This article was originally published by The Mennonite

Jewish and Palestinian Voices for Peace tour underway

Photo: Jonathan Kuttab (standing) and Banjamin Balthaser speak at Walnut Hill Mennonite Church, Goshen, Indiana, on May 12. Photo by Joshua Stoltzfus. 

The Jewish and Palestinian Voices for Peace tour continued its second leg of through Mennonite communities this past Friday, May 12, making its way to Walnut Hill Mennonite Church, Goshen, Indiana, after presenting at Plymouth Congregational Church, Fort Wayne, Indiana, the night before.

Speakers for the event included Jonathan Kuttab, a Palestinian Mennonite who serves as a human rights lawyer in Israel-Palestine and the United States, and Benjamin Balthaser, a Jewish professor of English at Indiana University South Bend. Kuttab and Balthaser took turns describing their take on the history of the Israel-Palestine conflict, two-state solutions and how U.S. politics effect the region. They also took time to answer questions from the audience of about 35 attendees.

“As Mennonites and as peacemakers, what do we support and what do we oppose in this context?” said Kuttab at the beginning of the evening.

Two years ago, the Mennonite community proposed a resolution addressing the Middle East conflict at the Kansas City Convention. The resolution was tabled until the upcoming Orlando convention in July, so that there could be further study of the topic.

“Our being here right now is part of studying more,” said Kuttab.

Much of the presentation was informational, as one of the objectives of the tour was to provide information for Mennonite delegates who may hold sway in the resolution that will be presented in July.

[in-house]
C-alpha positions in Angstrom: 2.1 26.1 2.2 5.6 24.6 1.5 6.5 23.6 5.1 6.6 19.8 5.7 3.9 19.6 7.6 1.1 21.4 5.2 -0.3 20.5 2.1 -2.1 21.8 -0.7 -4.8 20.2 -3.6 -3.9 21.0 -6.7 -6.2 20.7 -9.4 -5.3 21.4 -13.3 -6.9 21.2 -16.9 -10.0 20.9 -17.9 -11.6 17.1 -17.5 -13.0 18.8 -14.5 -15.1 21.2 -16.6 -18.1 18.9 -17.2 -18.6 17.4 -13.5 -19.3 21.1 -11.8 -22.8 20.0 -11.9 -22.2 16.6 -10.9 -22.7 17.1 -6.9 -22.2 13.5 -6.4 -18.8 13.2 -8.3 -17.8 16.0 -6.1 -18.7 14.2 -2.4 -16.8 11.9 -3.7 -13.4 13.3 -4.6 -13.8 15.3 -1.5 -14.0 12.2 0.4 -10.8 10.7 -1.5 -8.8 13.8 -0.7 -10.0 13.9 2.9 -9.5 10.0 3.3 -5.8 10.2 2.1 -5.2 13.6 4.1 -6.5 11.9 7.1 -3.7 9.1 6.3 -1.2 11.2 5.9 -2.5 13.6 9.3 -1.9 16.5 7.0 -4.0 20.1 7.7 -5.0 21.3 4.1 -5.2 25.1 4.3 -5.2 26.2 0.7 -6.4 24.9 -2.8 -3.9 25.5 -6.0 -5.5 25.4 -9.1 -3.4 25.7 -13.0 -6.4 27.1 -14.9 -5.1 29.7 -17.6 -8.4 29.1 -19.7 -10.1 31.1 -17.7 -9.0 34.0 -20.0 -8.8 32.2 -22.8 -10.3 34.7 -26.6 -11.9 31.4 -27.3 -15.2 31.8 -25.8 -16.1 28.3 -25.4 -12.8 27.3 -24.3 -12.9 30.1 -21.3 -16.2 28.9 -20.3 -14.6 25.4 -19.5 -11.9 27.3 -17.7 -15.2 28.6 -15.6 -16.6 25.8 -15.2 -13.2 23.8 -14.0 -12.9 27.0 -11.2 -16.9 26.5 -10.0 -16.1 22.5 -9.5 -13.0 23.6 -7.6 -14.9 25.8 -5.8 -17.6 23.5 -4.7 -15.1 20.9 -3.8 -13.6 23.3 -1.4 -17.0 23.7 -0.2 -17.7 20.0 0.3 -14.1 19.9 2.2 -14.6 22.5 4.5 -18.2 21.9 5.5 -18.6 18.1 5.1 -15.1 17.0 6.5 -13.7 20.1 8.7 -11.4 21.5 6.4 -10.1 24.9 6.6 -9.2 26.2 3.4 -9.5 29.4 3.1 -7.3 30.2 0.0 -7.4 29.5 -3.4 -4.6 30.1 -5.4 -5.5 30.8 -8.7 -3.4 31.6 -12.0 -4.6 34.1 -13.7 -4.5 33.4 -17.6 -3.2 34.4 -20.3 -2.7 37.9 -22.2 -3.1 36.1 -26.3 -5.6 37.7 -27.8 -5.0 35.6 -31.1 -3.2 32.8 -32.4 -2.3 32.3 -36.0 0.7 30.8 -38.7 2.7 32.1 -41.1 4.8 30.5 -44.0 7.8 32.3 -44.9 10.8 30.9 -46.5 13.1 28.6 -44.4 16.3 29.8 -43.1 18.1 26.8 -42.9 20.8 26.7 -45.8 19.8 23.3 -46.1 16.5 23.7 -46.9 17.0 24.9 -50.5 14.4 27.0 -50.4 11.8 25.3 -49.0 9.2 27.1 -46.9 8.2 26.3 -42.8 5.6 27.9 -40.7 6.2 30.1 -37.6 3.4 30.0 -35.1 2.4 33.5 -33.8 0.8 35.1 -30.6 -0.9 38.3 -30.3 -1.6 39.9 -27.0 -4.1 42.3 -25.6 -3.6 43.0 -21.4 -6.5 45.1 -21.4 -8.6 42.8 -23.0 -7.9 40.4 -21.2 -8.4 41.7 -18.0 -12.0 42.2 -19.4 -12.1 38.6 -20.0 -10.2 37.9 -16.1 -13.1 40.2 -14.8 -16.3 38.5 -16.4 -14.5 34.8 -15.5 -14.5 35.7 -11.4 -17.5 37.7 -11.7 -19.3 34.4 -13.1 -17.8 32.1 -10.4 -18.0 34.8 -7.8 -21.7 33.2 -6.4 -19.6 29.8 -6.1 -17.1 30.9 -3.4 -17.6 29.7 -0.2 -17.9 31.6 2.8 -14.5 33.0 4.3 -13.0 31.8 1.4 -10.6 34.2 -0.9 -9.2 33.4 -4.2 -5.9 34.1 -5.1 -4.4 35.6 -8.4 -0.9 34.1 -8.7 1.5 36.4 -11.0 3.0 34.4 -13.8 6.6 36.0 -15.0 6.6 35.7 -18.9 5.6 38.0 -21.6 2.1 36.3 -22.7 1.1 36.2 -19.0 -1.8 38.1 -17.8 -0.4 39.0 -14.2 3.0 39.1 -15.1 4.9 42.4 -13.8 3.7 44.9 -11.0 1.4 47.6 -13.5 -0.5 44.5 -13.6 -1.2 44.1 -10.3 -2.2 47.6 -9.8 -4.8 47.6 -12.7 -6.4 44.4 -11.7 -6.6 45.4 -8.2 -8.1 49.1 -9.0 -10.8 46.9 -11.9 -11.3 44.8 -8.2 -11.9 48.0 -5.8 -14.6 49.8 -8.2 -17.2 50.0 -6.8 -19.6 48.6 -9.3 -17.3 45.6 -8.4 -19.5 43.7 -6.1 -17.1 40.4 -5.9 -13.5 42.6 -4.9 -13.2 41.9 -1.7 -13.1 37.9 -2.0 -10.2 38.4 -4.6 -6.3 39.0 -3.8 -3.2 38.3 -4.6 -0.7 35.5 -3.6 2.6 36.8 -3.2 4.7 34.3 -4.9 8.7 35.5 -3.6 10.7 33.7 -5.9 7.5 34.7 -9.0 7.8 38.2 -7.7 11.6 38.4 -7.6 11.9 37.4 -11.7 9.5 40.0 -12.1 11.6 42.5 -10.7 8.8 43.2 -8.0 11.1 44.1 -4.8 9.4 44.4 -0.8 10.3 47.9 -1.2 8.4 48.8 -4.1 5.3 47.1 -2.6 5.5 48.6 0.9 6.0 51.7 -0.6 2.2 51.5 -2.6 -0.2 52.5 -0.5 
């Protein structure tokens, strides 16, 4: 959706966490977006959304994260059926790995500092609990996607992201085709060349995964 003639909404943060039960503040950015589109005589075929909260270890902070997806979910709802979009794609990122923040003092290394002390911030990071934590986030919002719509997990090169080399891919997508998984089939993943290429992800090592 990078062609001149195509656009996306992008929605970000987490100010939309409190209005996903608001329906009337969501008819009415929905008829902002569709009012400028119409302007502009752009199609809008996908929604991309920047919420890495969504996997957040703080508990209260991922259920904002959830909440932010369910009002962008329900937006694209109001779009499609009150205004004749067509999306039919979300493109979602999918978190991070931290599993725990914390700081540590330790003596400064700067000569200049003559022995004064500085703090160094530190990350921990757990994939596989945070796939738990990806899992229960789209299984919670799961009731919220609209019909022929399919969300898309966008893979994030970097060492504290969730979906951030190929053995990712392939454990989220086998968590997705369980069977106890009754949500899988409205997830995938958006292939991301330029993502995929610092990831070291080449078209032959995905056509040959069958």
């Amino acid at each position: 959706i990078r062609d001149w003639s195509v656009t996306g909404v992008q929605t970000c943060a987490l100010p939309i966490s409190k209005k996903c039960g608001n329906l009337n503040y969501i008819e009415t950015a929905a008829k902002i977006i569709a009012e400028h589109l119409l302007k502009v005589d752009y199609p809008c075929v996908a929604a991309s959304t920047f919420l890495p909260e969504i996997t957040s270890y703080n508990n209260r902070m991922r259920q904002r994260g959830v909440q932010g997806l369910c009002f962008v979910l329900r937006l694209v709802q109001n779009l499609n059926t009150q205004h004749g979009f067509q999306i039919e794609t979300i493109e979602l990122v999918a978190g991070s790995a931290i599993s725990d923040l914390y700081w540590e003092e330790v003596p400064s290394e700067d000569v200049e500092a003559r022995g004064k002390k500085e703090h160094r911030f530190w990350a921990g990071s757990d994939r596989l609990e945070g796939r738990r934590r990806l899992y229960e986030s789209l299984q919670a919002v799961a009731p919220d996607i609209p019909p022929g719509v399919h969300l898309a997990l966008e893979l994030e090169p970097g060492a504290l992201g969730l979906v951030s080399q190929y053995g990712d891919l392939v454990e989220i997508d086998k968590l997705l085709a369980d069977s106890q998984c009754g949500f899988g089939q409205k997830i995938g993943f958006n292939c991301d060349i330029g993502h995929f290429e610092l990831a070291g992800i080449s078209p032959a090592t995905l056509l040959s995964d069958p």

“We cannot face a two-state solution[1] at this point. It only looks like one state with two groups of people,” Kuttab said. “[Palestinians] are under [Israeli] domain, subject to humiliation, restricted human rights and taken prisoner. This can only be called apartheid, similar to South Africa.”

Balthaser looked at the relationships of those within U.S. borders and the ways anti-Semitic attitudes have saturated American politics.

“Israel right now is a reflection of the far-right,” said Balthaser. “There are some people who only dream of replicating what has been achieved in Israel…an ethno-state where everyone lives in comfort.”

According to Balthaser, though there are still anti-Semitic attitudes among some right-wing politicians, there is an unlikely relationship between Jewish communities and these politicians. With the formation of an Israeli state, an attractive location for Jews provides incentive for the relocation of Jews out of the United States.

Balthaser gave the example of the recent meeting of Jewish Rabbi Shmuley Boteach and politician Steve Bannon, an aid to president Trump, both of whom seemed very pleased with their meeting.

“Politicians make strange bedfellows,” said Balthaser, aptly quoting the famous phrase. “[European Jews] are no longer arguing that they are the light of the world and need land but rather use the argument of Palestinian terrorists and fear.”

[1] The two-state solution refers a call for “two states for two groups of people.” The two-state solution suggests an independent State of Palestine alongside the State of Israel. Boundaries between the two states are disputed.

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